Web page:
These subtle lures will often fool those same fish that are giving away their location on top or at specific depth where you see fish on the screen of your fish finders. 

These lures sink about 1 1/2 feet every second so you can count them down to a specific depth. 

With a 10-count, your lure will probably be about 15-feet below the surface. 

It’s a great option for running and gunning and we have had better success with the SPRO Spy Bait vs. fishing with the same topwater plugs that were working before the water came up.

Once your fish around the brush piles, move in and fish a dropshot or shaky-head rigged with Lanier Baits Fruity Worm or a Big Bite Baits Shakin’ Squirrel. 

Here is a tip that I got from the owner of Lanier Baits: Mr. Lanier Jim. He suggested a couple of years back that if the fish are reacting to the dropshot rig but are not biting, then shorten the leader on your drop shot or try a shaky head instead. 

This can make the difference from just seeing the wavy lines or ‘sketti’ on your Lowrance’s screen to actually catching them. 

Junk fishing, or basically having 5-10 rods rigged with a different lure on each one has been working right now. 

Pick a lure you have confidence in and give it a try. 

Because the fish are both shallow and deep, anglers can pick their favorite lures and catch fish when nobody else is using it. 

Night fishing has been almost the same as daytime fishing. 

You may catch them great on Monday evening only to return Wednesday evening and find an area seemingly devoid of fish.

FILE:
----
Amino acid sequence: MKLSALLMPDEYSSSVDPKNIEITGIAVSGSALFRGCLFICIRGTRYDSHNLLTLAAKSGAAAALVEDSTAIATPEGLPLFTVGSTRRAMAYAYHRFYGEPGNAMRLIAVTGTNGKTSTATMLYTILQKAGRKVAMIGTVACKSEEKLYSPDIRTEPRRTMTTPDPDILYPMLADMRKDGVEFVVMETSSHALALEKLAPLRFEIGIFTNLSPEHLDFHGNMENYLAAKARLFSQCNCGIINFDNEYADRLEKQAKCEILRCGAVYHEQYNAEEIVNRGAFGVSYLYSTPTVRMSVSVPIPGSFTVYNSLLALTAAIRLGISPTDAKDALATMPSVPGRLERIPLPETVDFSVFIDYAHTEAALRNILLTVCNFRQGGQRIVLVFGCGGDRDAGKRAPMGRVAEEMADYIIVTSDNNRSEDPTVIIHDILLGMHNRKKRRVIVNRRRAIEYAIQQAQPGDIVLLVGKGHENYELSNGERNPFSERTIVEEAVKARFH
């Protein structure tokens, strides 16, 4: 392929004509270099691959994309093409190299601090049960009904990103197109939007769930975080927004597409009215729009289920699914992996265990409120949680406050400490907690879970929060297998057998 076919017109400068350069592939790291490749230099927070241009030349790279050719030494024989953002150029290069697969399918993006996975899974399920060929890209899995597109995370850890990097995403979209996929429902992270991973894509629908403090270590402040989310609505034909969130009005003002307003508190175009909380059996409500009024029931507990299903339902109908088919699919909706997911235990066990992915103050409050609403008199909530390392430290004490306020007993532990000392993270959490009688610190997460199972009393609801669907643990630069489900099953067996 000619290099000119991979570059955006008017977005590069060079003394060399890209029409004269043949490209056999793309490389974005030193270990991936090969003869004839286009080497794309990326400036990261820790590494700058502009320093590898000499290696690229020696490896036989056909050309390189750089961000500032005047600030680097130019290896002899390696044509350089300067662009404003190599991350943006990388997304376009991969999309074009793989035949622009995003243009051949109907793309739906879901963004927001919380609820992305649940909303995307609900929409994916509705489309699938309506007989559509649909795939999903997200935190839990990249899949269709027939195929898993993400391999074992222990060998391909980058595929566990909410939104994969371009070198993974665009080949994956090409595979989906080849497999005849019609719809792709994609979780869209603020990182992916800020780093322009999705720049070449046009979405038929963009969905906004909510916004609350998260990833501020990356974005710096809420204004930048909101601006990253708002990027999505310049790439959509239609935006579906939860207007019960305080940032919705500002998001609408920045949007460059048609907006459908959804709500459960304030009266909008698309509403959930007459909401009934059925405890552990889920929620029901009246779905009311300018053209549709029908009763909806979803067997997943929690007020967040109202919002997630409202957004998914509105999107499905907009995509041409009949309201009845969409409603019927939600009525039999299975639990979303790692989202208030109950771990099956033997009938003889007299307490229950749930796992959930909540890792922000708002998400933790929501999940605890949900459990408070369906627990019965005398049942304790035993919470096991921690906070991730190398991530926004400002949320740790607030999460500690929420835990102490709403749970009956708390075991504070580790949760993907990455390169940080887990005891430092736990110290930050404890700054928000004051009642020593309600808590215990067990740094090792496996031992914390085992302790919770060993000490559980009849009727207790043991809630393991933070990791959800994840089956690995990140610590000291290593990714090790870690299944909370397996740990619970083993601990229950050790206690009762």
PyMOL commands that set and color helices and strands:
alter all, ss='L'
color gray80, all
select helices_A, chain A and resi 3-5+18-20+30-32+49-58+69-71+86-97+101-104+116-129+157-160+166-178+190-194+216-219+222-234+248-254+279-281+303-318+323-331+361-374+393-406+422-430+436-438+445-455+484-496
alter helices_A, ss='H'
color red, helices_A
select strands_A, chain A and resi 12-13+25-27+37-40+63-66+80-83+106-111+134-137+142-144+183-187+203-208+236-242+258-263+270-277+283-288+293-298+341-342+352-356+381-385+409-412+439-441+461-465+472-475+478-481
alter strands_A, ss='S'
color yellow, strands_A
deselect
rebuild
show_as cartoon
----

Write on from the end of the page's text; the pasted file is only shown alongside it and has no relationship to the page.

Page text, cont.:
I usually stick with a SPRO Little John DD around rocky banks for my best success.

Striper fishing has rated from good to very good. 

Like with the bass, your can almost choose your favorite method and go catching. The higher water levels do affect your fishing lines and you may have to clear pine straw, leaves and small limbs from your lines. That is not a big deal. When you find the fish, then both live bait and trolling are working well.

Start out trolling and keep moving until you find the fish. 

Watch your fish finders and also pay attention to the strikes you get on your trolling rigs. 

Most people don’t get to fish 3-4 or more days a week. 

It is a true blessing. 

You get to see awesome things like schools of stripers with literally hundreds of fish exploding on bait that they have trapped against the surface. 

My point is simply, if you catch one decent fish in the fall you can almost bank on that there are more around that will bite your lures or live baits.

The mid-lake areas seem to be holding the bigger schools of fish. 

Check out areas from Gainesville Marina all the way down around Old Federal Campground. 

Other areas are probably holding fish, too, but mid-lake is where I have seen them the most.

Your Lowrance Fish Finders are essential tools for telling you things that will absolutely help provide you with the knowledge you need to catch fish. 

In addition to pulling the Captain Mack’s Mini Rigs, try using live blueback herring on both down lines (weighted) and flat lines (unweighted). 

The stripers may only be 30-50 feet deep, but they can be located over just about any depth because of the lake turnover that is occurring.

Keep a topwater lure, like a Cordell Redfin or a SPRO Pop 80 ready to cast to any surfacing fish. 

Many anglers live to see a big striper attacking a topwater plug, but other lures may be working better. 

Cast a SPRO McStick 115, an Alabama Rig or a Captain Mack’s Mini Rig to any schooling fish you see. 

The catch rate is almost 3 to 1 versus a topwater plug.

Eric Aldrich is an outdoor writer, marketing specialist and bass angler. Reports are based on personal experience and permission from a close network of friends. He would love to hear from readers, so please email me at